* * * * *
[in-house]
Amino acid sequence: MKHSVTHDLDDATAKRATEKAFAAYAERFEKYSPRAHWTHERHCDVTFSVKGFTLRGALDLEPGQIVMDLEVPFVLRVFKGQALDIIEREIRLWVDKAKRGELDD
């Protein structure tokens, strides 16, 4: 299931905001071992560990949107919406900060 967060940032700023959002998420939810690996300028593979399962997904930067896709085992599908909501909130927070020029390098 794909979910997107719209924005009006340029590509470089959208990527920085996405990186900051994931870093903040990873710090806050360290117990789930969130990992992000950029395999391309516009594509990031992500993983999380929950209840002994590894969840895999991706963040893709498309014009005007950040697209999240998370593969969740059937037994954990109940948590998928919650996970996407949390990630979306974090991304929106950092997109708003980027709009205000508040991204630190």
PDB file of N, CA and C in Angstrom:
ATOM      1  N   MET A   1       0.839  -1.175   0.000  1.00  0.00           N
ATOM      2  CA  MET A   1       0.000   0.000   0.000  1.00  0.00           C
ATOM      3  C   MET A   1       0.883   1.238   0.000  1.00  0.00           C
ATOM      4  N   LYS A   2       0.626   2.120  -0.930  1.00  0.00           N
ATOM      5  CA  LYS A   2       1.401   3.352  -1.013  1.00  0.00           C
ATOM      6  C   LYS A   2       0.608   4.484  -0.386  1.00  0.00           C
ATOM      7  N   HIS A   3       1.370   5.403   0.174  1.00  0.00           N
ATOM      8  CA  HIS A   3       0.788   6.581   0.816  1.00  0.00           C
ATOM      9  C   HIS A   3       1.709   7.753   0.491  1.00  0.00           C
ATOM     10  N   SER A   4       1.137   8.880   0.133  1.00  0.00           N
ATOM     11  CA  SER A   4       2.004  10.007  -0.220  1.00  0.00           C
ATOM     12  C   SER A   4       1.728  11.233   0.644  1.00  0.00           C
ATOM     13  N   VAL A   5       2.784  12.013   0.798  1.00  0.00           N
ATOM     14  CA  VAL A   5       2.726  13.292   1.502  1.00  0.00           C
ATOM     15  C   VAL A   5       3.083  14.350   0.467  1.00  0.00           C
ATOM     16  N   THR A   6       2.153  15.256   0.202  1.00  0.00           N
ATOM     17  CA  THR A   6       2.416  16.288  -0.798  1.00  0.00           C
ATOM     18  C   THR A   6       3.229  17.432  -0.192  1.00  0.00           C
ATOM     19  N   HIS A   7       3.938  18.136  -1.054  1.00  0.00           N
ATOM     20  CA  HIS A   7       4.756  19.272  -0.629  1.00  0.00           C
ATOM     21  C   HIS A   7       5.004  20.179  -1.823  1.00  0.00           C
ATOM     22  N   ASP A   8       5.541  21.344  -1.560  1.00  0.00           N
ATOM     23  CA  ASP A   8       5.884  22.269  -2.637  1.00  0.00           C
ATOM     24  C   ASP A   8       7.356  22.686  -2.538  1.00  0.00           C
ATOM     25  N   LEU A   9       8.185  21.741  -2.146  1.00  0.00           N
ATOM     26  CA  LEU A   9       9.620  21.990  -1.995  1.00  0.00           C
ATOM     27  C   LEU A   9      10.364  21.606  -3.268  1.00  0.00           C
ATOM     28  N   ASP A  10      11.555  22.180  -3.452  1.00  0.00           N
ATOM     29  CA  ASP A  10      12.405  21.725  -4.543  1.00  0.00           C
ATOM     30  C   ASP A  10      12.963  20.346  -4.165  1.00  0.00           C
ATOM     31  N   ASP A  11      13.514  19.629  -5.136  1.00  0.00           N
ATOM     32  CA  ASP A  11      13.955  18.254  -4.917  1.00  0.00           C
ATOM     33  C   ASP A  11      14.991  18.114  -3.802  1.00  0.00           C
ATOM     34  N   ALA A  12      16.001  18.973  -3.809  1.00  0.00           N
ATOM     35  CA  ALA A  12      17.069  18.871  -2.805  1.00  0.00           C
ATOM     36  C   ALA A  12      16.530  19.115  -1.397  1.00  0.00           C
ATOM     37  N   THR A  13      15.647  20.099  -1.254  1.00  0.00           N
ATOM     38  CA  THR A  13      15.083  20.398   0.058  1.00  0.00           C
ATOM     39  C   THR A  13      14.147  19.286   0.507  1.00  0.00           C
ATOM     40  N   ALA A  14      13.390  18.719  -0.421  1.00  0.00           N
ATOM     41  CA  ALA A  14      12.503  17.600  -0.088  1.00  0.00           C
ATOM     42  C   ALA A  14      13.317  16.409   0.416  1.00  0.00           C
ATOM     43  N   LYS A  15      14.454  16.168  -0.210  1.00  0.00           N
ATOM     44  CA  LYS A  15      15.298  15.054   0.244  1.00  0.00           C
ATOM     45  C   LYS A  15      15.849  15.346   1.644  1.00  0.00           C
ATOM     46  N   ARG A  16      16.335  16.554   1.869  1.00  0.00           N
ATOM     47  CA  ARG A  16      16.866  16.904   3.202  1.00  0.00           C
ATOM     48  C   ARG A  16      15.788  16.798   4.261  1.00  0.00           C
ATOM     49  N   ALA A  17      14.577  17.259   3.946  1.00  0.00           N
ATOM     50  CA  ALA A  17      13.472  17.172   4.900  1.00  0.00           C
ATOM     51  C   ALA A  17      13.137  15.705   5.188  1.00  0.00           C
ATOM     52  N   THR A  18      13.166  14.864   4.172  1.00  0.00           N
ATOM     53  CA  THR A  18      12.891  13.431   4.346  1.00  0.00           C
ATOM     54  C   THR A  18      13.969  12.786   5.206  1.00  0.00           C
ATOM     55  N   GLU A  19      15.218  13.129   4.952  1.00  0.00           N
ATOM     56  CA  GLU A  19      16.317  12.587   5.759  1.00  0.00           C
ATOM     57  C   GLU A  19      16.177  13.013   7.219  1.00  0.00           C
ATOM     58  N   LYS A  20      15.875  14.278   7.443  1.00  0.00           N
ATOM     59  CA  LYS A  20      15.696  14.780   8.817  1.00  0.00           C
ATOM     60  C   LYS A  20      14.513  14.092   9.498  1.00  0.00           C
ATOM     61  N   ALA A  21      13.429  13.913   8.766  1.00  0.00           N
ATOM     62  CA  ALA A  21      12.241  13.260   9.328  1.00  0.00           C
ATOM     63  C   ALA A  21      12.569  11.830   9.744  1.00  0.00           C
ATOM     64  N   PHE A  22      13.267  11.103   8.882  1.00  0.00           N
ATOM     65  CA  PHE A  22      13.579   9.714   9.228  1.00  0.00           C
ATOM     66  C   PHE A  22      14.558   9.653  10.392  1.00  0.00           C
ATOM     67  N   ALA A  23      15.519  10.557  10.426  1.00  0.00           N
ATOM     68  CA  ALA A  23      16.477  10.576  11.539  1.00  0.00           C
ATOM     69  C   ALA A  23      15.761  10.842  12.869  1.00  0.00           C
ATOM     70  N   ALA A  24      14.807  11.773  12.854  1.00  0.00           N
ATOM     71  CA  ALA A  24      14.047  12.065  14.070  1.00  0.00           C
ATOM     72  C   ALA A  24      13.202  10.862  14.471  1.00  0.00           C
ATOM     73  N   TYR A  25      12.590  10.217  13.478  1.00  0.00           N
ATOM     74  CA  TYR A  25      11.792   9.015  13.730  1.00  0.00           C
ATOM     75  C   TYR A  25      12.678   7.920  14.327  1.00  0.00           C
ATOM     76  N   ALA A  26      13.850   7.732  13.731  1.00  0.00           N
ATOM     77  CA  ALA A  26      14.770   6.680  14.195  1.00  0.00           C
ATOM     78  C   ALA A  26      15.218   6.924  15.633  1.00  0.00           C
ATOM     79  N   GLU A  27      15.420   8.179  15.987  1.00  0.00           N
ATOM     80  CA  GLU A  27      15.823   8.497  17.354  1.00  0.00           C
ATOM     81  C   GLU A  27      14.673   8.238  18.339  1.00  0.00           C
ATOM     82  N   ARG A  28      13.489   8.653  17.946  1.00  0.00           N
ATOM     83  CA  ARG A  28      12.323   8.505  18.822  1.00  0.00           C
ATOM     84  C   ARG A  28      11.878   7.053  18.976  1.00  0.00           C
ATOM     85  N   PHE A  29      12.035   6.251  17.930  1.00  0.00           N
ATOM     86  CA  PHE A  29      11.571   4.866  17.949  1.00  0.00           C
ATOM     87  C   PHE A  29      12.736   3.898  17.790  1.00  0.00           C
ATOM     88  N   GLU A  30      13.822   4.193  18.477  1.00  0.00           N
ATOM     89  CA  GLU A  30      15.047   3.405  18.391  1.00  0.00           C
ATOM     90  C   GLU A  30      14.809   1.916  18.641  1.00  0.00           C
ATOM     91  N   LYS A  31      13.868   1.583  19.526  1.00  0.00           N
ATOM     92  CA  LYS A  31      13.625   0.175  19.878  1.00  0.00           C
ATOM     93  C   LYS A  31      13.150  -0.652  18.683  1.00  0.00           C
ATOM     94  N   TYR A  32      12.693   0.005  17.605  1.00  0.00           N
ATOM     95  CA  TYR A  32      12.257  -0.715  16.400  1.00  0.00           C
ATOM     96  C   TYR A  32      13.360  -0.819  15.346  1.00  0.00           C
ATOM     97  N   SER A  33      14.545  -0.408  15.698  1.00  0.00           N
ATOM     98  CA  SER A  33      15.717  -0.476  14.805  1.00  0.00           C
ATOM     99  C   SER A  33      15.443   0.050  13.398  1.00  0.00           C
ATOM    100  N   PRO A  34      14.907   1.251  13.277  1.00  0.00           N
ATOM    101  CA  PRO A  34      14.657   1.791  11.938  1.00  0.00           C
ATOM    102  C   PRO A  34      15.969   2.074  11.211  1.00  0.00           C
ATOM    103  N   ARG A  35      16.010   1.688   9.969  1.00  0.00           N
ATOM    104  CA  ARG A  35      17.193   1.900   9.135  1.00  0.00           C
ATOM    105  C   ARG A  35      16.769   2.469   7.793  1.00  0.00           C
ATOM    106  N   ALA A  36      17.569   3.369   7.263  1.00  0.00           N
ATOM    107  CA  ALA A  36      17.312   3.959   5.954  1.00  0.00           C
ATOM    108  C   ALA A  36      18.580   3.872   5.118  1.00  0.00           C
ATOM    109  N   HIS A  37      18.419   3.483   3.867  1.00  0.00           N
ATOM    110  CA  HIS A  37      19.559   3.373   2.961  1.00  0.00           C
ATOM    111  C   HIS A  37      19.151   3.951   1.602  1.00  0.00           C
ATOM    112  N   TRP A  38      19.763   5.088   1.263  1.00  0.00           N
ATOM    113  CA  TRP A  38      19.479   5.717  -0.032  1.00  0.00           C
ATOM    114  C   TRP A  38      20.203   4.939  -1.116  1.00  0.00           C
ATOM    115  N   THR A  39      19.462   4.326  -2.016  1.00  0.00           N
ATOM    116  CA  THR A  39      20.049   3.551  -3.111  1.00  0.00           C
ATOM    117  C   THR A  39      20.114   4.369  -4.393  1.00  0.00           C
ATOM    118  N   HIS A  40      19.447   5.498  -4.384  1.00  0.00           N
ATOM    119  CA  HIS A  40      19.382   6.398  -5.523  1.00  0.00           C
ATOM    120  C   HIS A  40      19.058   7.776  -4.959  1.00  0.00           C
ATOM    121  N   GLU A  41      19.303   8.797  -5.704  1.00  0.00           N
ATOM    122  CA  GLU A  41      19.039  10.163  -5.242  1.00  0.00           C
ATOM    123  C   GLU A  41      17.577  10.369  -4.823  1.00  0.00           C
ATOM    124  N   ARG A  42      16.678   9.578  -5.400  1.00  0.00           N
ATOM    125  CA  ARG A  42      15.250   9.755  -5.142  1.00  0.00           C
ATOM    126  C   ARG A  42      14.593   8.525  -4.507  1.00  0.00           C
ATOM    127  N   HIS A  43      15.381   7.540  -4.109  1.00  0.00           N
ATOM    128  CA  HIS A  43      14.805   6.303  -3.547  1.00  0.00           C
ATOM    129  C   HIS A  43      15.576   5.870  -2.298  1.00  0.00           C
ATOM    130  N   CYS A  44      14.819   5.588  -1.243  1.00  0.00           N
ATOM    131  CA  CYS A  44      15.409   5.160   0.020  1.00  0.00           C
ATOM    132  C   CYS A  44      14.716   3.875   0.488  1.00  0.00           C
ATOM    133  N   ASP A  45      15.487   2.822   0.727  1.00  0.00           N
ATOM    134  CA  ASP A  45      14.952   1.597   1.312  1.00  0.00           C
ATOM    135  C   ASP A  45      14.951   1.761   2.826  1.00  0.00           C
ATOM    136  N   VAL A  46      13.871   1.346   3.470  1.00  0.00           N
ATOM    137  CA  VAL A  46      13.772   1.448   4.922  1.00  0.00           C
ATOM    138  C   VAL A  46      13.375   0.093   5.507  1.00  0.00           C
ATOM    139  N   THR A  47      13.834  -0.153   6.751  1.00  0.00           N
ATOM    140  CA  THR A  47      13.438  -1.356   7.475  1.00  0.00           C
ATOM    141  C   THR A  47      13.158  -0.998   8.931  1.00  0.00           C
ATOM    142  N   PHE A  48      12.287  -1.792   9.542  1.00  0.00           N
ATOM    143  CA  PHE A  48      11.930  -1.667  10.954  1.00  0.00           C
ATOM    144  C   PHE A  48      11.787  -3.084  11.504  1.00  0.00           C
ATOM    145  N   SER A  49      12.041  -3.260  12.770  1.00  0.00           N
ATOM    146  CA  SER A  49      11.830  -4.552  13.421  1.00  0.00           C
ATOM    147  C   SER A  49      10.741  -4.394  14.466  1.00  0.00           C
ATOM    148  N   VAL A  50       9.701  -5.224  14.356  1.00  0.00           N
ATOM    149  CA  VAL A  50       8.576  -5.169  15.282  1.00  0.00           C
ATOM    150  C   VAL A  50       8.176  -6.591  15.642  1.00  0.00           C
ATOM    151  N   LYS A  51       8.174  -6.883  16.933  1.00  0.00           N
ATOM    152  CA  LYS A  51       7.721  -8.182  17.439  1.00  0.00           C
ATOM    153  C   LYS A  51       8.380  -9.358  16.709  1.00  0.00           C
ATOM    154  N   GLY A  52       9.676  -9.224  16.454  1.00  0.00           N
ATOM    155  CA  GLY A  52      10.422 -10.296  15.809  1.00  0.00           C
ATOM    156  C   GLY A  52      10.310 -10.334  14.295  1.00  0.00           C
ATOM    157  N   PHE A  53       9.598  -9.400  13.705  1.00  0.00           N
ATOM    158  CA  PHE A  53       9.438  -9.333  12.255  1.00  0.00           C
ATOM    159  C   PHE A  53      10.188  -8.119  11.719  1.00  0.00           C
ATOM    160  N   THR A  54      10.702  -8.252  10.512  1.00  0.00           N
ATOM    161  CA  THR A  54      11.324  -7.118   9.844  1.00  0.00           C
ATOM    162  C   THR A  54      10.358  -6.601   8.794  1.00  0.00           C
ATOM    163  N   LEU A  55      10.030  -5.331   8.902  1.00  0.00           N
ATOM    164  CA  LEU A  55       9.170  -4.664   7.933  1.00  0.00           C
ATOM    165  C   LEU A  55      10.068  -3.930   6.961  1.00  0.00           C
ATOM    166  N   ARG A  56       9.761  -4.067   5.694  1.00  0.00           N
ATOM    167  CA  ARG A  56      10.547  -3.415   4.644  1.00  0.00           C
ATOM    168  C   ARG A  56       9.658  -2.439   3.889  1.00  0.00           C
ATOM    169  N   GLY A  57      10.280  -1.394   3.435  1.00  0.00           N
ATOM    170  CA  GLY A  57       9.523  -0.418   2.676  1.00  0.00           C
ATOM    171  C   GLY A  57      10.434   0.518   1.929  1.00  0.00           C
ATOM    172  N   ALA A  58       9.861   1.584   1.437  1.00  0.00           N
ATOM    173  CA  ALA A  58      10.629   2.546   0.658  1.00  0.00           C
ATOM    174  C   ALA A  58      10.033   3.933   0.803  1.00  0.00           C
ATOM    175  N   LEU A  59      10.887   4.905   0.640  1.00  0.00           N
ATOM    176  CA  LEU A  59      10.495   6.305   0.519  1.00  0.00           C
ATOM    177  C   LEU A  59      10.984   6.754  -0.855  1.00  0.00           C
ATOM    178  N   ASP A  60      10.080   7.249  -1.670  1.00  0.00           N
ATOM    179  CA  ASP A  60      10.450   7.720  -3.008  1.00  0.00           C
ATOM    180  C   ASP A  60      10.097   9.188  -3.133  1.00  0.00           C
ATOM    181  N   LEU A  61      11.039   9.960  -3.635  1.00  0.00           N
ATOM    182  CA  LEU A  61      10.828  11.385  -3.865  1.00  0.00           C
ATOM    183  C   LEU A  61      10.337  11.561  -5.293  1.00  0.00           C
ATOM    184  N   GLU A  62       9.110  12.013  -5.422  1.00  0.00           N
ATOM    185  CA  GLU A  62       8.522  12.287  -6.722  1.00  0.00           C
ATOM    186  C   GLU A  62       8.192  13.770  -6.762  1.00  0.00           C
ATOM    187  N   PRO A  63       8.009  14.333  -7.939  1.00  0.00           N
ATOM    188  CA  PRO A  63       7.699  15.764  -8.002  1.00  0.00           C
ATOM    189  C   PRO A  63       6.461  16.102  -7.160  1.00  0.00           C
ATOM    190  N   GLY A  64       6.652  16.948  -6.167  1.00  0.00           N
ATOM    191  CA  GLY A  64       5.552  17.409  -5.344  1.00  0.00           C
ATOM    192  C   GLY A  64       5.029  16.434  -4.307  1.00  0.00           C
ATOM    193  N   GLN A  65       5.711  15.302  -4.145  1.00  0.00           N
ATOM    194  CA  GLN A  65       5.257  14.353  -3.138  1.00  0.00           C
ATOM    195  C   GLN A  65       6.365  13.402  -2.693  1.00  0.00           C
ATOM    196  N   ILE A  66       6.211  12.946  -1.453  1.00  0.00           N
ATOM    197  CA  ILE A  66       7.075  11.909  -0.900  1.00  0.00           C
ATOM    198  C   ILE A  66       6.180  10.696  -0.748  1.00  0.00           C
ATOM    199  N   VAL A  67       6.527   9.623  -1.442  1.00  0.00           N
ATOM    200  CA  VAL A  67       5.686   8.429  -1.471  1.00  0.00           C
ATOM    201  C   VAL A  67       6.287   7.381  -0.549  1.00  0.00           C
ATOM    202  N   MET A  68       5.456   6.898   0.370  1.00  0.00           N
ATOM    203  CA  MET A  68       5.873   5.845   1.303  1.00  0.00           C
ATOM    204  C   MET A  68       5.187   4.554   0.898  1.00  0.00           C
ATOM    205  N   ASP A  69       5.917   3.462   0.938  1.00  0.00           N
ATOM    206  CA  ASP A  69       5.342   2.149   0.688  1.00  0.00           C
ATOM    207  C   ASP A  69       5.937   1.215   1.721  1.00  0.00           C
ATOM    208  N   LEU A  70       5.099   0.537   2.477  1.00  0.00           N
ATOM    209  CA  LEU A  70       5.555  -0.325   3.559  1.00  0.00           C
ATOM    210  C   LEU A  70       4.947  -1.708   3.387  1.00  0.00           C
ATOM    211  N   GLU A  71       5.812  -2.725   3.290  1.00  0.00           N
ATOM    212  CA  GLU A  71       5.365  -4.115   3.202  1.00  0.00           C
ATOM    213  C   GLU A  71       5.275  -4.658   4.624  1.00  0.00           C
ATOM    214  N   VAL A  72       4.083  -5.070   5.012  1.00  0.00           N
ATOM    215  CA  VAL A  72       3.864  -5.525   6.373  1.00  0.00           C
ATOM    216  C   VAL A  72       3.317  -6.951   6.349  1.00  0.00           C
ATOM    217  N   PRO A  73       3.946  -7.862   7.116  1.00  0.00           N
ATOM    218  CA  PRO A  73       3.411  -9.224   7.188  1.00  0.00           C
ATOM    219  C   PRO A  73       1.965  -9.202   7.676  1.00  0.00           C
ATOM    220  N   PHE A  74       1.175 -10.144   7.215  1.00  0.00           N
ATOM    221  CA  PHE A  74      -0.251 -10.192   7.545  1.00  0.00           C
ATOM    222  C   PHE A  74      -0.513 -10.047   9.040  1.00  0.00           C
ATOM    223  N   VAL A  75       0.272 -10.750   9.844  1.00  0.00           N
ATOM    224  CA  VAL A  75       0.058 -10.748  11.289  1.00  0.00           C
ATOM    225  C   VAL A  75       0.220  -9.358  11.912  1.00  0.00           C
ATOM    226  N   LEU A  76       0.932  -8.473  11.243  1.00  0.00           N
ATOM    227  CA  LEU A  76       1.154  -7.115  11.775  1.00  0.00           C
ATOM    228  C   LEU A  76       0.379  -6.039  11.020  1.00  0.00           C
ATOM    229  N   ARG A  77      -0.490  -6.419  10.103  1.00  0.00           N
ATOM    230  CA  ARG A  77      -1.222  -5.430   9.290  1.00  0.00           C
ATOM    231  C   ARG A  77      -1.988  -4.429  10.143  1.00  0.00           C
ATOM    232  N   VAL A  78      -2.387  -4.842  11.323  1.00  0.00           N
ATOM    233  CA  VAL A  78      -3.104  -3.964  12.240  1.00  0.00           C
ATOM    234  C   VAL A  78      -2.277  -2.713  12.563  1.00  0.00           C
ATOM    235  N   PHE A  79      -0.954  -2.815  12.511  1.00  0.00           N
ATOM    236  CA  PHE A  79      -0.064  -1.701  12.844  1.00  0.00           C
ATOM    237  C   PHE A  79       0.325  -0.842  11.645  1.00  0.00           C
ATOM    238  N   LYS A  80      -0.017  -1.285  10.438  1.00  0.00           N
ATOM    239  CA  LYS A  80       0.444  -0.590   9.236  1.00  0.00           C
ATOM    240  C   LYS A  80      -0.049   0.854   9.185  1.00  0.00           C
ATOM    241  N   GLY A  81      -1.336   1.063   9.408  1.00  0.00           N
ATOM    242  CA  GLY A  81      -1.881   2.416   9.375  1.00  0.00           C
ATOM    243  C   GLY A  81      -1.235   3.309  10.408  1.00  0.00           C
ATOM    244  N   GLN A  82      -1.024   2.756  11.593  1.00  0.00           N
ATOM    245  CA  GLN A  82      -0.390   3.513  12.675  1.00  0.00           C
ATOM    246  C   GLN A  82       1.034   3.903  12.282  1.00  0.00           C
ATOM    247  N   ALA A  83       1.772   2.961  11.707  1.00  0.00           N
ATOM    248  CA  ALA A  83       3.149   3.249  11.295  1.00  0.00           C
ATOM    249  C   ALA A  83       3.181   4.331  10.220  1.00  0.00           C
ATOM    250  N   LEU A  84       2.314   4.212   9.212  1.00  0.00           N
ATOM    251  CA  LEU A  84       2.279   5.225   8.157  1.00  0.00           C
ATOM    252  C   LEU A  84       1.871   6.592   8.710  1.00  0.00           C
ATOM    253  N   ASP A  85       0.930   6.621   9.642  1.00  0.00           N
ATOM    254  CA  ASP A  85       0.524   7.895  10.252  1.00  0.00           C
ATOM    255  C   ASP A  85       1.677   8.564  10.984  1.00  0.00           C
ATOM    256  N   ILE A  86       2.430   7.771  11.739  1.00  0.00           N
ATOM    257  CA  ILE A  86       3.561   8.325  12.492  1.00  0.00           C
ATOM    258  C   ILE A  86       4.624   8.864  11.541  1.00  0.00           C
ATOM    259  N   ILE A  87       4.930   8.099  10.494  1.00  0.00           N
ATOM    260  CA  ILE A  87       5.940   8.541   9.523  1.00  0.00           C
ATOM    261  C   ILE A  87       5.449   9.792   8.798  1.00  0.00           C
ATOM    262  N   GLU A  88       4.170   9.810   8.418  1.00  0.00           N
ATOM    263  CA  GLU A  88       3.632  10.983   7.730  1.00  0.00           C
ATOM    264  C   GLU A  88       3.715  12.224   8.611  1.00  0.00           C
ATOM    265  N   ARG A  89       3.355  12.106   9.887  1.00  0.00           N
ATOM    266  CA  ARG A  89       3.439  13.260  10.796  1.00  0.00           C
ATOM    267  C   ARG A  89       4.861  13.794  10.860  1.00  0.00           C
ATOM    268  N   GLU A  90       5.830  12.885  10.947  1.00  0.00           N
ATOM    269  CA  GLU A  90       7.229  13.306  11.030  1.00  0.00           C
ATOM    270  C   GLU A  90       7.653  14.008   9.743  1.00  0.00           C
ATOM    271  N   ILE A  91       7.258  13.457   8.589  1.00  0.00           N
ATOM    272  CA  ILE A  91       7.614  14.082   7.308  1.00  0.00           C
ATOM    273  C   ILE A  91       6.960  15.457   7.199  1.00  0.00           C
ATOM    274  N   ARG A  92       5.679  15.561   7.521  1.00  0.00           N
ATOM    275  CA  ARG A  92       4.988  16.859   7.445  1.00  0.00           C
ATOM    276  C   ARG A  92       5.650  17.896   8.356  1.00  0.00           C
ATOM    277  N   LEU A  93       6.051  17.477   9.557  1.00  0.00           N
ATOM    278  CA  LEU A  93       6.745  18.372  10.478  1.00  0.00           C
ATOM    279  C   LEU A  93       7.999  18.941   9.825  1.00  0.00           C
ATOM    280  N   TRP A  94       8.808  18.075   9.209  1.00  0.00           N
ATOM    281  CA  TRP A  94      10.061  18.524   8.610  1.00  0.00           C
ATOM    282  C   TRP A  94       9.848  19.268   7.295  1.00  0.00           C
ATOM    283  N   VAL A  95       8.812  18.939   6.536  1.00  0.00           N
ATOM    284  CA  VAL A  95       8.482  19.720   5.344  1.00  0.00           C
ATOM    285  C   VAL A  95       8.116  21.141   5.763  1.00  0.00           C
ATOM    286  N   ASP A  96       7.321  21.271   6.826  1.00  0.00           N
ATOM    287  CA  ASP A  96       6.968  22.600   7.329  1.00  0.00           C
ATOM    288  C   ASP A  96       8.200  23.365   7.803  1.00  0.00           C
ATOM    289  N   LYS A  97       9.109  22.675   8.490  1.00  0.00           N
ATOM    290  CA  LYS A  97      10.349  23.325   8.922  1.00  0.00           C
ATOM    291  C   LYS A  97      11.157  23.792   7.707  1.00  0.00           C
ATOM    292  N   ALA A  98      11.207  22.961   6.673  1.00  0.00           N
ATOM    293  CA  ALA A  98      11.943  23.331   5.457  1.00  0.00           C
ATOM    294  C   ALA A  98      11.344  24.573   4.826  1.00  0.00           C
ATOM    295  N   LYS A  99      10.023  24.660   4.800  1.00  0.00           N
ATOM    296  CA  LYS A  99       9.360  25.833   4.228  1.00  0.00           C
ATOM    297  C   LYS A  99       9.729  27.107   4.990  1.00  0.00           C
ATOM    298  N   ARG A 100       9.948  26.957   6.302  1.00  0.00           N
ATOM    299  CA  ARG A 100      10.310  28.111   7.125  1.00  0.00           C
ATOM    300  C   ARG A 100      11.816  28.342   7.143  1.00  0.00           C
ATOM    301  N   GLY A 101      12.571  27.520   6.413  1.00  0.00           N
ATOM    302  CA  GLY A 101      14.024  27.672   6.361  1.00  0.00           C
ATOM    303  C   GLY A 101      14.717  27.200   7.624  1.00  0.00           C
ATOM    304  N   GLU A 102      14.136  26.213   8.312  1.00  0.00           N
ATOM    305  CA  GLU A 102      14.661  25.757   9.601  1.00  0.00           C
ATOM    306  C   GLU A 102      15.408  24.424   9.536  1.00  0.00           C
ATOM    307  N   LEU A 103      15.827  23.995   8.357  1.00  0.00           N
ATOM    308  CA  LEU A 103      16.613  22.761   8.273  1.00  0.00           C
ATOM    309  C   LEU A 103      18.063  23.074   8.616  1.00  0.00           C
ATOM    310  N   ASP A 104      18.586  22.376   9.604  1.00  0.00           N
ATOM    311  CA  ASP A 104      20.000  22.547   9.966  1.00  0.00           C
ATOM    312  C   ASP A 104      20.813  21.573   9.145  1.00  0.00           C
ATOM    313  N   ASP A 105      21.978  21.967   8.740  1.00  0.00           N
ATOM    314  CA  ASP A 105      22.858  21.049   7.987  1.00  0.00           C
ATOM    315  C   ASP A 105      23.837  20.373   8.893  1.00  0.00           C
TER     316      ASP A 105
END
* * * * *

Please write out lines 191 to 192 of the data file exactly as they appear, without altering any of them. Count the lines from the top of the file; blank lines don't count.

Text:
ATOM    187  N   PRO A  63       8.009  14.333  -7.939  1.00  0.00           N
ATOM    188  CA  PRO A  63       7.699  15.764  -8.002  1.00  0.00           C